Critical Analysis of a Short Story (Eng 101 Essay)

So I had to write a critical analysis essay on a short story for my English 101 (critical thinking) class, so I figured I’d put it up on here. Since I know that not everyone has read the story I wrote the essay on, I’m also including a link to the story: “How to Date a Browngirl, Blackgirl, Whitegirl, or Halfie” by Junot Diaz

And , without further adeau, my essay:

Uncle Tomming

     The short story “How to date a Browngirl, Blackgirl, Whitegirl, or Halfie” was written by Junot Diaz, a writing professor at MIT (Colbert Report), and follows the seeming advice of the narrator as he walks the reader through exactly how a date will or should go with a “Browngirl, Blackgirl, Whitegirl, or Halfie.” In this story, the narrator addresses the reader in a very casual sort of “how-to” language, and uses specific situations and language to support the ideas presented in the narrative, and to make a bold, yet subtle statement about racism in America:

Dinner will be tense. You are not good at talking to people you don’t know. A halfie will tell you that her parents met in the Movement, will say, Back then people thought it a radical thing to do. It will sound like something her parents made her memorize. Your brother once heard that one and said, Man, sounds like a whole lot of Uncle Tomming to me. Don’t repeat this.

[…] Black people, she will say, treat me real bad. That’s why I don’t like them. You’ll wonder how she feels about Dominicans. (99)

The narrator begins by addressing the reader as “you,” which he does throughout the entirety of the text. The very casual language he utilizes, such as “You are not good at talking to people you don’t know” implies a familiarity with the listener. This has the function of making the reader feel more comfortable with the narrator, and making them more open to the internal messages of the text. When he says “Your brother once heard that one,” he relates to someone whom the reader may feel a close connection to. Even if the reader doesn’t necessarily have a brother, the idea of a brother further implants that idea of loyalty and closeness. The narrator supplements this sense of trustworthiness by using confident language: a repetitive use of “will be,” “will tell,” “will sound,” etc., gives a sense that he knows—for sure—what he is talking about.

Once the reader has been led to feel an attachment with the narrator, they are more easily receptive to the messages thrown into the text. Here he mentions “the Movement,” which is referring to the African-American Civil Rights Movement (1955-1968), whose goal was to end racial segregation in the United States. This gets the reader thinking about a sensitive, political topic, even amidst a seemingly pointless (except for its entertainment value) story about a teenager trying to get laid. “Dinner will be tense,” shows the awkwardness between different peoples; in this case, it’s between not only a boy and a girl, but a “Dominican” and a “halfie.” Here, the narrator begins to mention the importance of “the Movement” to the girl (as well as her parents) by saying “It will sound like something her parents made her memorize.”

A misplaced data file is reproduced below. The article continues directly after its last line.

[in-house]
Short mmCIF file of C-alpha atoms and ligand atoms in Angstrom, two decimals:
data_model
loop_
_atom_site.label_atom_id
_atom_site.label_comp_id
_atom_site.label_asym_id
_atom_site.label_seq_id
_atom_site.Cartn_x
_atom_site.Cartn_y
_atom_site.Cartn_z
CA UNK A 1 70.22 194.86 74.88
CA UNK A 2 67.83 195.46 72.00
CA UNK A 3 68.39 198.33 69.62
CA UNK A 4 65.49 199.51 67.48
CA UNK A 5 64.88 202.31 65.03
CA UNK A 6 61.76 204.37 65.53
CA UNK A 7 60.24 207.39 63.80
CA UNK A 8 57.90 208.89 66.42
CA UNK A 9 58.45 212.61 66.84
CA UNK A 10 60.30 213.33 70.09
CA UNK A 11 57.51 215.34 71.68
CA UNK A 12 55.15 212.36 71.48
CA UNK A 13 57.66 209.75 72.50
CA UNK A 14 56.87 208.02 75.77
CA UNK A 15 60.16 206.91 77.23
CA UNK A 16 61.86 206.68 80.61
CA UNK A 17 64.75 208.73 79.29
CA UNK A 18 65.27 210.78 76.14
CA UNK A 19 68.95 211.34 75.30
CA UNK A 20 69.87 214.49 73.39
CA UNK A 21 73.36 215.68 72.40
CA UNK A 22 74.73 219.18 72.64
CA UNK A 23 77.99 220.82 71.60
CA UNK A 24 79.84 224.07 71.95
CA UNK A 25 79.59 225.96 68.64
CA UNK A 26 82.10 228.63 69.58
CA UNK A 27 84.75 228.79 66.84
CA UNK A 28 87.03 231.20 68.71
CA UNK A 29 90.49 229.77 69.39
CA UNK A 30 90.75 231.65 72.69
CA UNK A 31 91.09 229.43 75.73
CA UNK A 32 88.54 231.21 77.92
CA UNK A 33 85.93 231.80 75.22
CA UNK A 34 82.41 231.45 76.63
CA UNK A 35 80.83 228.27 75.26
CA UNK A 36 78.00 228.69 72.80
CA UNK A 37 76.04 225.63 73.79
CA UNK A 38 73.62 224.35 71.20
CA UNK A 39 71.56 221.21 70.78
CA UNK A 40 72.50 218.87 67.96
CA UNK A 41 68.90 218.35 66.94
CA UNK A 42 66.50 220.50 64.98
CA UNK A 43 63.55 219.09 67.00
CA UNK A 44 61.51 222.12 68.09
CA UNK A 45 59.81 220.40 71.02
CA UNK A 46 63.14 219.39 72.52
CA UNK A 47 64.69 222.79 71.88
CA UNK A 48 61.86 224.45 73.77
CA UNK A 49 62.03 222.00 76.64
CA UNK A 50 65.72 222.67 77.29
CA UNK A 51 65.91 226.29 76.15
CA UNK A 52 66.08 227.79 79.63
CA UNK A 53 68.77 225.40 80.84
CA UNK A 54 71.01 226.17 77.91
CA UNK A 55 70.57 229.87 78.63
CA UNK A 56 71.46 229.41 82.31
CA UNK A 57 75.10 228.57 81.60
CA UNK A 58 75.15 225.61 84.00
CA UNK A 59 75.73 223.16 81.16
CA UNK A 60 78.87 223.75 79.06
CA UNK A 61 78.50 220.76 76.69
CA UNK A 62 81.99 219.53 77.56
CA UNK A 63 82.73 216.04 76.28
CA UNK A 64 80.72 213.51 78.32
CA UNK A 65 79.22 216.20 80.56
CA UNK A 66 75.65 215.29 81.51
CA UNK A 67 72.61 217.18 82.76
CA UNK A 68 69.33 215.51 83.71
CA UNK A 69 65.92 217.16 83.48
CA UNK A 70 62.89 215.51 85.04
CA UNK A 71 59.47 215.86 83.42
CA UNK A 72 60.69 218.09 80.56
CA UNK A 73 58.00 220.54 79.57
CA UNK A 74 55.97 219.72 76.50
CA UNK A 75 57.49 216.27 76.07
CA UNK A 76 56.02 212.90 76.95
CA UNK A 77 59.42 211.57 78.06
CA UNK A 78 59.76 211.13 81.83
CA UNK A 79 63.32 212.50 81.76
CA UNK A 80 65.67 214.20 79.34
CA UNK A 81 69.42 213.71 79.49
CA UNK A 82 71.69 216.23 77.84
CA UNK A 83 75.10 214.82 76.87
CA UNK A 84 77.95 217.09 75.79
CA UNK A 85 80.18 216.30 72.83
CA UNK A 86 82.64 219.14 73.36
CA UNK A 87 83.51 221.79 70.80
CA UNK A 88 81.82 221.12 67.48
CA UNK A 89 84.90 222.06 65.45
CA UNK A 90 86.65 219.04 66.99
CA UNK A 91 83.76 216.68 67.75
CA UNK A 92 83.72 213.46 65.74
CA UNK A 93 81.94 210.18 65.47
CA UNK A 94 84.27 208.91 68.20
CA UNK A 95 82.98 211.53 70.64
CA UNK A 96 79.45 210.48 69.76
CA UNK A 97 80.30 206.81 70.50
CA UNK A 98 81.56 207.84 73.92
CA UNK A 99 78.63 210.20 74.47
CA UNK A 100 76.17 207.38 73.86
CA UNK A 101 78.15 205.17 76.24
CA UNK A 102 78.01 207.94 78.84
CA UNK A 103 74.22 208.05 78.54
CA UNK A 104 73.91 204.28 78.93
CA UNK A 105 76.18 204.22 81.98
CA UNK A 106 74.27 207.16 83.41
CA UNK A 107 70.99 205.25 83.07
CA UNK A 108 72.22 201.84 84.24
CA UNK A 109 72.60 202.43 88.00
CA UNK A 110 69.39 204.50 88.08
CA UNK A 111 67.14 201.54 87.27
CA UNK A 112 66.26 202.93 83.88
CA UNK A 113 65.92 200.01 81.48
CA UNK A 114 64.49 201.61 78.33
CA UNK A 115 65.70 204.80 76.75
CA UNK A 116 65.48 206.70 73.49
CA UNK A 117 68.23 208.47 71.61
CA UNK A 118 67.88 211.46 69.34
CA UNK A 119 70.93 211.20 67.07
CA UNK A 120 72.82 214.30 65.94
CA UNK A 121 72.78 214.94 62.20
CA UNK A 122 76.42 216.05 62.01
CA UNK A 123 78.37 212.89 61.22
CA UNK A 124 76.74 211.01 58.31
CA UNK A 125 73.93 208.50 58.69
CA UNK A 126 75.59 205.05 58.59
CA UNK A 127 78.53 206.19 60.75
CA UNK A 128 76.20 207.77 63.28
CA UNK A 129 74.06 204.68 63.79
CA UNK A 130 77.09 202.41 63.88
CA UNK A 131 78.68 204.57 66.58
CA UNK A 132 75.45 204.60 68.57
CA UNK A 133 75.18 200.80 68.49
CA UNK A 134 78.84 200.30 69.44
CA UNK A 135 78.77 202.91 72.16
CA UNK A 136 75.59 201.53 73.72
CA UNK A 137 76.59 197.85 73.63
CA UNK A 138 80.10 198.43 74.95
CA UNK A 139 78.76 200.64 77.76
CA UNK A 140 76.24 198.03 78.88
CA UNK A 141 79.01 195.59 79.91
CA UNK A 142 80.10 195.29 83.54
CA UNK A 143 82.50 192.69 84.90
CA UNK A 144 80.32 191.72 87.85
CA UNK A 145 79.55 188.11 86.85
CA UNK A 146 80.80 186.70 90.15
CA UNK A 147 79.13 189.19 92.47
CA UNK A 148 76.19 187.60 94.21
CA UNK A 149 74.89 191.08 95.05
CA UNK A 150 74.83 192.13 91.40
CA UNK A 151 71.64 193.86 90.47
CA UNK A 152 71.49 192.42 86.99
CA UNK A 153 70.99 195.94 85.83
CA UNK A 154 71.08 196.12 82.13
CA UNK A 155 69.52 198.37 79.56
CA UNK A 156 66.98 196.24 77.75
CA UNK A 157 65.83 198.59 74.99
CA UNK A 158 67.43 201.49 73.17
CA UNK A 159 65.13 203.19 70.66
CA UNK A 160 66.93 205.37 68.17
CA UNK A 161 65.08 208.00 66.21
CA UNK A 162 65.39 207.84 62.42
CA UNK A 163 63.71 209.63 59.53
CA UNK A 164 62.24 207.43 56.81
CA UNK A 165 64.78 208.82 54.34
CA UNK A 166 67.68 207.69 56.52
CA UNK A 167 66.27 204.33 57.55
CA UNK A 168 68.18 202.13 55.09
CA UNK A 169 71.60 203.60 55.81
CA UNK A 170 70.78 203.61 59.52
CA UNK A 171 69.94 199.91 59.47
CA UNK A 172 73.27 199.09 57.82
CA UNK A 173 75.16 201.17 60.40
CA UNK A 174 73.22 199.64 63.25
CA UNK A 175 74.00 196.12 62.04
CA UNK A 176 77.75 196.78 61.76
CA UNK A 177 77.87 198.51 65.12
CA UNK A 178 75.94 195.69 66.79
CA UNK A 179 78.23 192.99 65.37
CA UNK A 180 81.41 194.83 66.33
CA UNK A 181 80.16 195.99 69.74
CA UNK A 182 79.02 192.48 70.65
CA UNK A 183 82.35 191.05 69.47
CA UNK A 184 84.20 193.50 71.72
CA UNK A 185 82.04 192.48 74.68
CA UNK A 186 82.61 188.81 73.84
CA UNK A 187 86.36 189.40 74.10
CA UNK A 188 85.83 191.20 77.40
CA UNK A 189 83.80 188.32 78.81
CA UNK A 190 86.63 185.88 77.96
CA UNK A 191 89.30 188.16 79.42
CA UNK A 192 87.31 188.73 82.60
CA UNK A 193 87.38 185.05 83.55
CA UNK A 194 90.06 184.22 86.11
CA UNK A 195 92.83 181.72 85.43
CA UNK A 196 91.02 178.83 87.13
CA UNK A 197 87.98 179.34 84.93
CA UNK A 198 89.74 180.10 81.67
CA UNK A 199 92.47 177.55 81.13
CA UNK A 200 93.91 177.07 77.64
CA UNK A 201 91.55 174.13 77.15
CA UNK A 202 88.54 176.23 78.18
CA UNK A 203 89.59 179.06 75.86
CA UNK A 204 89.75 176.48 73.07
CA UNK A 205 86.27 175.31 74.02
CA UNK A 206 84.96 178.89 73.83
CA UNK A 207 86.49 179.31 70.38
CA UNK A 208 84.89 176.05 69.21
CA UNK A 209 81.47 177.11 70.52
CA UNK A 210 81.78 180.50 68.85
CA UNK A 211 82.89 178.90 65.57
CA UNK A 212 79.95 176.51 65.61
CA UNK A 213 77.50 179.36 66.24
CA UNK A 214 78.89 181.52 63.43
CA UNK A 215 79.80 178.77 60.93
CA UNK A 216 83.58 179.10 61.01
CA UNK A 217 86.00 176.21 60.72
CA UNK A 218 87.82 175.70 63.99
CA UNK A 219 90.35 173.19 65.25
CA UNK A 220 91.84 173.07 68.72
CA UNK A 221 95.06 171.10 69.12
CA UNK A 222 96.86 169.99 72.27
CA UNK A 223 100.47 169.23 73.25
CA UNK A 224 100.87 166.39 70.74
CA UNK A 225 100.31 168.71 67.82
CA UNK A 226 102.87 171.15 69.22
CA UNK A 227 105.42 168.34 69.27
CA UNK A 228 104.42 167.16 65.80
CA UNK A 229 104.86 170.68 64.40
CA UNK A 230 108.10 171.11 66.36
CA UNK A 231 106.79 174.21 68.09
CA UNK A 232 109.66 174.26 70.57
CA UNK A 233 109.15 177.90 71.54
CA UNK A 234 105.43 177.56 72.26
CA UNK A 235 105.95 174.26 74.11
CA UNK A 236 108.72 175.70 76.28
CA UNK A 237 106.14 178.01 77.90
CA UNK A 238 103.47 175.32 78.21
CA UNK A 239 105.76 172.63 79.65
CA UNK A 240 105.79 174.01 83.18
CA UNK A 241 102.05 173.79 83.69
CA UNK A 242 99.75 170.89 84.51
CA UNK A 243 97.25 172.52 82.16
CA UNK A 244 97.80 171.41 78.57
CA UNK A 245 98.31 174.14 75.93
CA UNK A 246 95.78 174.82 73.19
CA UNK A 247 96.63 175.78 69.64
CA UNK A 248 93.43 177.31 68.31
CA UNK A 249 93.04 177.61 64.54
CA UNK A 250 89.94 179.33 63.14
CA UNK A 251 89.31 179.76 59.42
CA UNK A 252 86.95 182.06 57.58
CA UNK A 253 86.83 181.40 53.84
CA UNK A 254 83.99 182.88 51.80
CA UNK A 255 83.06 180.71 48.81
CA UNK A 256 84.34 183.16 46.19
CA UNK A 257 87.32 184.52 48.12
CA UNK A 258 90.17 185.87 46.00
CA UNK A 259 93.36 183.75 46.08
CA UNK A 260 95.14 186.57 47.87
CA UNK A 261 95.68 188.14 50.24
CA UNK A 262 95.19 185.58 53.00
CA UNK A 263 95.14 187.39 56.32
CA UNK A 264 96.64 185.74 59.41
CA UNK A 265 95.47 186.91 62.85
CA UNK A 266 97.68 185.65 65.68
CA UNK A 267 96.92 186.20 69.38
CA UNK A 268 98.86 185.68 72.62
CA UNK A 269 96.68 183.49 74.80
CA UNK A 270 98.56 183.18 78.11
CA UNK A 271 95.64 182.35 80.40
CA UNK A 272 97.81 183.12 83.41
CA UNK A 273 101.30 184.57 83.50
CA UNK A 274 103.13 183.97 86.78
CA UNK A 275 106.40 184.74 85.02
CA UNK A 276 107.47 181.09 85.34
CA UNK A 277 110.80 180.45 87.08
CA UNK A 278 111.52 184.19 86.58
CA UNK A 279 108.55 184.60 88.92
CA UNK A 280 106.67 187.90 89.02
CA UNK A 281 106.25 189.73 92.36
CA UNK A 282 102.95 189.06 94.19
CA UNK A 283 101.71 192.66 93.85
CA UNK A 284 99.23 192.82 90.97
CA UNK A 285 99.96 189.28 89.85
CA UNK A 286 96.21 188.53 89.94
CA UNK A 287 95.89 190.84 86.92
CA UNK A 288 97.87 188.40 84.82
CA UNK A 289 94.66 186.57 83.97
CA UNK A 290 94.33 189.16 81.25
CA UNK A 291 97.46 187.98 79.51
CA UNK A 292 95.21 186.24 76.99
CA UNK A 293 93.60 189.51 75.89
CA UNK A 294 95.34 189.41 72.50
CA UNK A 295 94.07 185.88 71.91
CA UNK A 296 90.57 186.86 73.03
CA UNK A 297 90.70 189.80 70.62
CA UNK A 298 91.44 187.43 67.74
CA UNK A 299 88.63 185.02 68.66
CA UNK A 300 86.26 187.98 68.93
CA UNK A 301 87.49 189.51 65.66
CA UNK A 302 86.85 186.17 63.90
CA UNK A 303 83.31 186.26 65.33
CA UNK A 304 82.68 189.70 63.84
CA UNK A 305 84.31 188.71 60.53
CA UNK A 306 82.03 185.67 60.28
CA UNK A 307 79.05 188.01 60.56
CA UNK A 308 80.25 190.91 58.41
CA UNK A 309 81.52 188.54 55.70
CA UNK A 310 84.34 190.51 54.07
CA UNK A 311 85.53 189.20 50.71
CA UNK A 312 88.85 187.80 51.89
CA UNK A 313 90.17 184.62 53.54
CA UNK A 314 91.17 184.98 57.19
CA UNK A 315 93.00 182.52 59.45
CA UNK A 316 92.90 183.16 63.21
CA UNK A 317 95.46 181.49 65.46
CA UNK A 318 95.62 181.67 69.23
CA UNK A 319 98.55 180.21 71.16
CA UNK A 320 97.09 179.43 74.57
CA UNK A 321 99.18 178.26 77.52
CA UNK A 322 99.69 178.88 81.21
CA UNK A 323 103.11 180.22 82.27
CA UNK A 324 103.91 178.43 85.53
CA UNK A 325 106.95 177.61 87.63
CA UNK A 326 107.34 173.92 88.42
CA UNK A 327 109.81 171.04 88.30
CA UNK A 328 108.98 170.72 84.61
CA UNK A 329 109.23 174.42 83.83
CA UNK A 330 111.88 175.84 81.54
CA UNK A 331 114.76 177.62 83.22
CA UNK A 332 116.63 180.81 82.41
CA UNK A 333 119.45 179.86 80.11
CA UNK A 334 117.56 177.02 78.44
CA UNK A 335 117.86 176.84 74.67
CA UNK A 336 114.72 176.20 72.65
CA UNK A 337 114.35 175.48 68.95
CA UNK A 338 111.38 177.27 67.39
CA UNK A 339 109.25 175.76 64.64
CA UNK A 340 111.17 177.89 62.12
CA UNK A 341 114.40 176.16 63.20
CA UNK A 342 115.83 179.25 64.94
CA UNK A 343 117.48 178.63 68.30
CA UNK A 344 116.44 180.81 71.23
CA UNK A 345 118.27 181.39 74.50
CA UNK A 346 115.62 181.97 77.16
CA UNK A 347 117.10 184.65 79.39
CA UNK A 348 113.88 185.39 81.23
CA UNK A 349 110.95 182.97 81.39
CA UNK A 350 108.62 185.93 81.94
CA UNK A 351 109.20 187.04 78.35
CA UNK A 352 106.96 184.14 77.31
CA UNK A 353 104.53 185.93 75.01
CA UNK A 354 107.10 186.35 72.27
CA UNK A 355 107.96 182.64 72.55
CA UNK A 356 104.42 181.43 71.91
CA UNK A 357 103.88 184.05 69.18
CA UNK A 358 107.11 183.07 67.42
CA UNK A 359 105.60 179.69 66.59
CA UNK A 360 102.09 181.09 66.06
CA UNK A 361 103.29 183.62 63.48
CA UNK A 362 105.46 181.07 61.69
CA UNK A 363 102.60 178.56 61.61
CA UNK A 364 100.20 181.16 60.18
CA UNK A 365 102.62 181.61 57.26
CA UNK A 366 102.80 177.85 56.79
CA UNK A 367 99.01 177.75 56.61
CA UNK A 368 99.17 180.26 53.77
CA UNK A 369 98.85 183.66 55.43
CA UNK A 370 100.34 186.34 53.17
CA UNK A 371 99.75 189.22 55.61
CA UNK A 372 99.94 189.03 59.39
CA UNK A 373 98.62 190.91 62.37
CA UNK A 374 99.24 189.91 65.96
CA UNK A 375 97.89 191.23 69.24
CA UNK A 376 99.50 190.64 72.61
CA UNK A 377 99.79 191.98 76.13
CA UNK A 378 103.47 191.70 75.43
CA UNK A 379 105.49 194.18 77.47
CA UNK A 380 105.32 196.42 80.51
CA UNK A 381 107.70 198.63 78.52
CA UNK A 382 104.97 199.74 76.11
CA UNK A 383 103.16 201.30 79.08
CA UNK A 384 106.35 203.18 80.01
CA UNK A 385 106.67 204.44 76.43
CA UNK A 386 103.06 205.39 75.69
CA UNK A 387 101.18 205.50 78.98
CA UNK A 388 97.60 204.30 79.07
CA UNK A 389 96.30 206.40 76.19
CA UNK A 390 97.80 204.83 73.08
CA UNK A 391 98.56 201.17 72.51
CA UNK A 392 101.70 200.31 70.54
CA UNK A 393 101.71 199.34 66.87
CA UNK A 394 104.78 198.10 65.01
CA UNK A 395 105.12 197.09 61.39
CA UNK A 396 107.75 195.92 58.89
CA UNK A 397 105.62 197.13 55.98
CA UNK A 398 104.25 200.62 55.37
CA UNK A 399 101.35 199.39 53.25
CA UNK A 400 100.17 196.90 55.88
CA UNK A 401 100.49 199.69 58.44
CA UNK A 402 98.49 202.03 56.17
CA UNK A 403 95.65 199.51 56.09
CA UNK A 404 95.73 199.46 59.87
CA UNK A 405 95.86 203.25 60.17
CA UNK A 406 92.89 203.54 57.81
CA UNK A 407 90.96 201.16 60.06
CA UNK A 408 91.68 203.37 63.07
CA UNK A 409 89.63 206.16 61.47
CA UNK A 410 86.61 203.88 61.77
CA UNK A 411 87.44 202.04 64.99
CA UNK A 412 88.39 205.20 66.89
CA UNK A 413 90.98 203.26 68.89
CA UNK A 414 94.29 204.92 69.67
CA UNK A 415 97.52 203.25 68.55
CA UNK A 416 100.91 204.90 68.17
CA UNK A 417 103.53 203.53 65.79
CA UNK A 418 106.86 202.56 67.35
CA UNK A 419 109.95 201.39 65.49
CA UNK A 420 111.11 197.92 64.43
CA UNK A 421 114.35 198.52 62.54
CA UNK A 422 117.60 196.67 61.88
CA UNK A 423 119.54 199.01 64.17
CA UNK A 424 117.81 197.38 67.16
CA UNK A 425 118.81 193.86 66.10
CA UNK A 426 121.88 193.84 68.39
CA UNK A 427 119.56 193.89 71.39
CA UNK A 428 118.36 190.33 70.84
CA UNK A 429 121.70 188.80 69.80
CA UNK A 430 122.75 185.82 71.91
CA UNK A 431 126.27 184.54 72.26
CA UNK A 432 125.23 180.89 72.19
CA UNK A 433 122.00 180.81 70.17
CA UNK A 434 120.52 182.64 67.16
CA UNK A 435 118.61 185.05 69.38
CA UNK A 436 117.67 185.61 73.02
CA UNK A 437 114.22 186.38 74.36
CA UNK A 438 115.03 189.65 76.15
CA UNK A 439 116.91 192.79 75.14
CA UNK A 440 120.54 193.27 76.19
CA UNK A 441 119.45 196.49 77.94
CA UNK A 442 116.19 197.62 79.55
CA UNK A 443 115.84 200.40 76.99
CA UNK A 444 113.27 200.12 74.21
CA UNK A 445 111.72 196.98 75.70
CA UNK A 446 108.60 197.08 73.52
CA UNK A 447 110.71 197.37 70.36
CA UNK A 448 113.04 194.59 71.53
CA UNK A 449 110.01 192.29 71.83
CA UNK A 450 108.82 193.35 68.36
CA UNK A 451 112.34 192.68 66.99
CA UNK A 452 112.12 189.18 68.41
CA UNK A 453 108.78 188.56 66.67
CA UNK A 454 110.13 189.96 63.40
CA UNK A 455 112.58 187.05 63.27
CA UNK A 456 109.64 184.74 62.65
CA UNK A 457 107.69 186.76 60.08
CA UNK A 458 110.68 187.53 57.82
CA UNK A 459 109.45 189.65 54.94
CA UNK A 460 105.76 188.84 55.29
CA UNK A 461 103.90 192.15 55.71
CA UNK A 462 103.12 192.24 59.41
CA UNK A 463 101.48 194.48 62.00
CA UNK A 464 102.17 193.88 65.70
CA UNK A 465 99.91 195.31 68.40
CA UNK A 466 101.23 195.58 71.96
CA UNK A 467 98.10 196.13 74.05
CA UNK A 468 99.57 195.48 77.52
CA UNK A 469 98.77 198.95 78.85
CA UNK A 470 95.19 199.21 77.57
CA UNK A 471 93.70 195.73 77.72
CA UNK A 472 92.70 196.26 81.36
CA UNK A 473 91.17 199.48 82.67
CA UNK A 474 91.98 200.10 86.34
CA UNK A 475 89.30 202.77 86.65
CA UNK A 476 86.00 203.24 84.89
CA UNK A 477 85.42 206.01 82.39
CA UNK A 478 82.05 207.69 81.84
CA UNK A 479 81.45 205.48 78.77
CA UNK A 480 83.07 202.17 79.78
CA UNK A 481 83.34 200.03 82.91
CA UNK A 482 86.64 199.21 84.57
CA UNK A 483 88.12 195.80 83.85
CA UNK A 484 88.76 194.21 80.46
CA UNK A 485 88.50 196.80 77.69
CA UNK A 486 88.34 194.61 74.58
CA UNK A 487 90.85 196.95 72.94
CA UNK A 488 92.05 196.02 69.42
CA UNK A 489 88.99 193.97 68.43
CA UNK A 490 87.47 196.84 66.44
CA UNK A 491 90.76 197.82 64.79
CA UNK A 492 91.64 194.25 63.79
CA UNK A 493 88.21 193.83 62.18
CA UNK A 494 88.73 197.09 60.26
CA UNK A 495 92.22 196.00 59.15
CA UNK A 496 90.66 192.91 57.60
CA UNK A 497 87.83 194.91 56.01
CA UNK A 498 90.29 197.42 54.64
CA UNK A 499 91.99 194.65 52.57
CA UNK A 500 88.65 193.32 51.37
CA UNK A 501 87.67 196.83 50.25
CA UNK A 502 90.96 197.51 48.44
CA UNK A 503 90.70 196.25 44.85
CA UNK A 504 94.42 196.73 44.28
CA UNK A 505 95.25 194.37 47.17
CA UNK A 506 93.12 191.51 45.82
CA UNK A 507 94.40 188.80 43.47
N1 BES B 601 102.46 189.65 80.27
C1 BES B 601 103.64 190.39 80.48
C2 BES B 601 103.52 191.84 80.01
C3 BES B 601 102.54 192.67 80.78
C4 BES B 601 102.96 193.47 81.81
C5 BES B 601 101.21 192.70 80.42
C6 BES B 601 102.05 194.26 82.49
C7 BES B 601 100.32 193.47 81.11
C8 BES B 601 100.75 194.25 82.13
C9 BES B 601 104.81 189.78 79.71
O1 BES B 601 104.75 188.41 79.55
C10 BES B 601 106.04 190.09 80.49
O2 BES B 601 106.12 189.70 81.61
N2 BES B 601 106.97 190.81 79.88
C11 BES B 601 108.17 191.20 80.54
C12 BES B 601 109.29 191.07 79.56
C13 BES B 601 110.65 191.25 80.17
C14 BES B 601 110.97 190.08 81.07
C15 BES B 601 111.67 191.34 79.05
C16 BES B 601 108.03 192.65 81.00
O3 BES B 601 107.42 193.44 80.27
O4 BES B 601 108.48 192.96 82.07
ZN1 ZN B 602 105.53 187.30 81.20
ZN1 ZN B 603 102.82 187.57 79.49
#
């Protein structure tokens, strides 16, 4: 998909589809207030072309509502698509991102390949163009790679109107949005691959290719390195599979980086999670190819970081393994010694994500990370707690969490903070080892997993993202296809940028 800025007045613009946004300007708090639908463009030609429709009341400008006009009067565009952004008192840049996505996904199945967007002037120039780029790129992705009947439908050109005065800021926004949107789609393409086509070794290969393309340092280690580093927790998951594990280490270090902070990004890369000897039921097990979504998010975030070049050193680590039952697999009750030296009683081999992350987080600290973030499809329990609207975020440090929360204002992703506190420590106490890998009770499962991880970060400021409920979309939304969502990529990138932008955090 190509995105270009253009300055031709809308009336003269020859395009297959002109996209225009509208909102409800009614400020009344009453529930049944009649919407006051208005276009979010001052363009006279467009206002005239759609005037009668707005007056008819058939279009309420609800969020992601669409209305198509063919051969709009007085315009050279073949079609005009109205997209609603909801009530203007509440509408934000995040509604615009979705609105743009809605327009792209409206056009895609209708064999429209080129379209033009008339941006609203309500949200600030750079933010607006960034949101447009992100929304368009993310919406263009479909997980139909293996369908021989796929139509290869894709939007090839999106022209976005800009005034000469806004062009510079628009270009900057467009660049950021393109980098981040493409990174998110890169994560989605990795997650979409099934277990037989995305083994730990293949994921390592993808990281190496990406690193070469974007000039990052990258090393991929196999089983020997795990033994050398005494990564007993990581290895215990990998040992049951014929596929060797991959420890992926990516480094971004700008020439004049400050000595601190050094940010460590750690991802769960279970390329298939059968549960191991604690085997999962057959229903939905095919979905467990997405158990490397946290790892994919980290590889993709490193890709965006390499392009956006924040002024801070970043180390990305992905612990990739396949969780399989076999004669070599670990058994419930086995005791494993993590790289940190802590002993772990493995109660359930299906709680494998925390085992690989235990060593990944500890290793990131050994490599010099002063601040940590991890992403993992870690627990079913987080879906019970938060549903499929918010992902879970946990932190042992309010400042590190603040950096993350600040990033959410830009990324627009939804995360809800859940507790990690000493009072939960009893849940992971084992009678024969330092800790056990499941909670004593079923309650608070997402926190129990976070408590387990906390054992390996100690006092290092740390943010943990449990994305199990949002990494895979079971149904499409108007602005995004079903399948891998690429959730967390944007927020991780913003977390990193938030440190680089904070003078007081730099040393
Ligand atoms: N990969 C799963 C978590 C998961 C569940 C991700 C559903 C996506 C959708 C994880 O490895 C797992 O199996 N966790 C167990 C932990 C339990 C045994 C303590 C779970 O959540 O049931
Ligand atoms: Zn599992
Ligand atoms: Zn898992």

The narrator then states “Your brother[‘s]” response to her story: “Man, sounds like a whole lot of Uncle Tomming to me.” “Uncle Tomming,” is a reference to the culture-shaking novel Uncle Tom’s Cabin, which is a story about an African-American slave named Uncle Tom, and, according to Wikipedia, “helped lay the groundwork for the Civil War (Kaufman).” This reference to Uncle Tom is implied to have been taken offensively when the narrator says “Don’t repeat this” in response to the “halfie[‘s]” story. The implication that the “halfie” is upset by the comment is hinting at the sensitive subject of race and racial equality. The fact that “your brother” would say something like that also implies an amount of racial insensitivity amongst Americans, which shows that people are starting to look at these topics as something for the history books. The idea of racial inequality being something from a time long-passed is supported when the girl starts her story with “Back then,” showing that even she looks at it as old-news.

The idea that racial stereotypes aren’t a modern problem anymore is blatantly shown to be untrue throughout the entire essay with comments such as “the white ones are the ones you want” (98). Even the title implies significant differences in ethnicities and the way that people look at each other. When the girl states that “Black people […] treat me real bad,” the narrator again, is addressing the topic of racism as a very real problem for many Americans—something that stems from all peoples, and breeds only negative emotions: “That’s why I don’t like them” is an example of those feelings. These general statements such as “Black people” and “I don’t like them” lump everyone of a single ethnicity into a single body, and shows one person’s feelings towards an entire people based—likely—on the actions of a few. Lastly, the narrator says “You’ll wonder how she feels about Dominicans.” This is another example of the negative feelings that are bred when the subject of racism is raised. The narrator addresses the worry that the listener might feel when put in a situation where someone has opinions about an entire people without intimately knowing the individuals. This goes back to the first line of the passage where the narrator says “Dinner will be tense,” where he then goes on to explain that what should be a pleasant date will turn into a minefield of sensitive topics.